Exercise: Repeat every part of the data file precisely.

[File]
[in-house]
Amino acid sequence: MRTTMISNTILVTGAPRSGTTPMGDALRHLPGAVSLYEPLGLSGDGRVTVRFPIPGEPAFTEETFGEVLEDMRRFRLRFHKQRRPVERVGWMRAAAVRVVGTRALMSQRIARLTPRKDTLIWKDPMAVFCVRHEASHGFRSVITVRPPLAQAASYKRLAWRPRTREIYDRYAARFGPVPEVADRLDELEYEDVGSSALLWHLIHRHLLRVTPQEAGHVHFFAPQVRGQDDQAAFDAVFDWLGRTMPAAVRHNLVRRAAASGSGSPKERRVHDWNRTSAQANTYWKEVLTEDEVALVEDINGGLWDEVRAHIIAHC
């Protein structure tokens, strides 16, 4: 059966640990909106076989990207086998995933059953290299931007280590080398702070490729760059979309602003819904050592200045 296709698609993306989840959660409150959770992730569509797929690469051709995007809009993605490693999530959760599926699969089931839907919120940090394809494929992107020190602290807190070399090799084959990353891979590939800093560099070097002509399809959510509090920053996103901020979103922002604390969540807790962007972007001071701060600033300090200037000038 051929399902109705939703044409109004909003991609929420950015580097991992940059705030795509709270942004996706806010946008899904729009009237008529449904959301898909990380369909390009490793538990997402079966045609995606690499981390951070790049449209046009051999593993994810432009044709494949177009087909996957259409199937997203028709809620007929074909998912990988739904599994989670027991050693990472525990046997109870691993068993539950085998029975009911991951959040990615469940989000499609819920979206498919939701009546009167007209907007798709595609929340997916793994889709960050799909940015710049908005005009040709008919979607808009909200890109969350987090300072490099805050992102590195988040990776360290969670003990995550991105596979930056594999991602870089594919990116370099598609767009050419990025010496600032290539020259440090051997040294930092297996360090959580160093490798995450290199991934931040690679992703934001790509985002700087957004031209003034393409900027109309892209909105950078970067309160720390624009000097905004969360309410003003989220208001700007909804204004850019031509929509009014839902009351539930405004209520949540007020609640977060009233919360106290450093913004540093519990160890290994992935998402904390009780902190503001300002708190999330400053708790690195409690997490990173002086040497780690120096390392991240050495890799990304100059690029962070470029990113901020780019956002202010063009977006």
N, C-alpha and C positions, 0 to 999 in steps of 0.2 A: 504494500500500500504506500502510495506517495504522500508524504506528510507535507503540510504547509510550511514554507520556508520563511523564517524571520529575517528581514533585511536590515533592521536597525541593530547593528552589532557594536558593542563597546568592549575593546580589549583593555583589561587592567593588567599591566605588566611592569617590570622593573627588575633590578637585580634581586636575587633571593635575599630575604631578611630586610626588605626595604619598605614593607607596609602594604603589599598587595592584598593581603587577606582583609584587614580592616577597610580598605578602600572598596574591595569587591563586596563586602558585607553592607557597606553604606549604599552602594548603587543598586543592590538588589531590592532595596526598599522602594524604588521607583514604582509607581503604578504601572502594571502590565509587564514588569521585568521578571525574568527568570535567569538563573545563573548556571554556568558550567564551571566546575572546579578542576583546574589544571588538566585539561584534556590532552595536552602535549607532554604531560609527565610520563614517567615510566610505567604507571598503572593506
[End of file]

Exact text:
[in-house]
Amino acid sequence: MRTTMISNTILVTGAPRSGTTPMGDALRHLPGAVSLYEPLGLSGDGRVTVRFPIPGEPAFTEETFGEVLEDMRRFRLRFHKQRRPVERVGWMRAAAVRVVGTRALMSQRIARLTPRKDTLIWKDPMAVFCVRHEASHGFRSVITVRPPLAQAASYKRLAWRPRTREIYDRYAARFGPVPEVADRLDELEYEDVGSSALLWHLIHRHLLRVTPQEAGHVHFFAPQVRGQDDQAAFDAVFDWLGRTMPAAVRHNLVRRAAASGSGSPKERRVHDWNRTSAQANTYWKEVLTEDEVALVEDINGGLWDEVRAHIIAHC
């Protein structure tokens, strides 16, 4: 059966640990909106076989990207086998995933059953290299931007280590080398702070490729760059979309602003819904050592200045 296709698609993306989840959660409150959770992730569509797929690469051709995007809009993605490693999530959760599926699969089931839907919120940090394809494929992107020190602290807190070399090799084959990353891979590939800093560099070097002509399809959510509090920053996103901020979103922002604390969540807790962007972007001071701060600033300090200037000038 051929399902109705939703044409109004909003991609929420950015580097991992940059705030795509709270942004996706806010946008899904729009009237008529449904959301898909990380369909390009490793538990997402079966045609995606690499981390951070790049449209046009051999593993994810432009044709494949177009087909996957259409199937997203028709809620007929074909998912990988739904599994989670027991050693990472525990046997109870691993068993539950085998029975009911991951959040990615469940989000499609819920979206498919939701009546009167007209907007798709595609929340997916793994889709960050799909940015710049908005005009040709008919979607808009909200890109969350987090300072490099805050992102590195988040990776360290969670003990995550991105596979930056594999991602870089594919990116370099598609767009050419990025010496600032290539020259440090051997040294930092297996360090959580160093490798995450290199991934931040690679992703934001790509985002700087957004031209003034393409900027109309892209909105950078970067309160720390624009000097905004969360309410003003989220208001700007909804204004850019031509929509009014839902009351539930405004209520949540007020609640977060009233919360106290450093913004540093519990160890290994992935998402904390009780902190503001300002708190999330400053708790690195409690997490990173002086040497780690120096390392991240050495890799990304100059690029962070470029990113901020780019956002202010063009977006």
N, C-alpha and C positions, 0 to 999 in steps of 0.2 A: 504494500500500500504506500502510495506517495504522500508524504506528510507535507503540510504547509510550511514554507520556508520563511523564517524571520529575517528581514533585511536590515533592521536597525541593530547593528552589532557594536558593542563597546568592549575593546580589549583593555583589561587592567593588567599591566605588566611592569617590570622593573627588575633590578637585580634581586636575587633571593635575599630575604631578611630586610626588605626595604619598605614593607607596609602594604603589599598587595592584598593581603587577606582583609584587614580592616577597610580598605578602600572598596574591595569587591563586596563586602558585607553592607557597606553604606549604599552602594548603587543598586543592590538588589531590592532595596526598599522602594524604588521607583514604582509607581503604578504601572502594571502590565509587564514588569521585568521578571525574568527568570535567569538563573545563573548556571554556568558550567564551571566546575572546579578542576583546574589544571588538566585539561584534556590532552595536552602535549607532554604531560609527565610520563614517567615510566610505567604507571598503572593506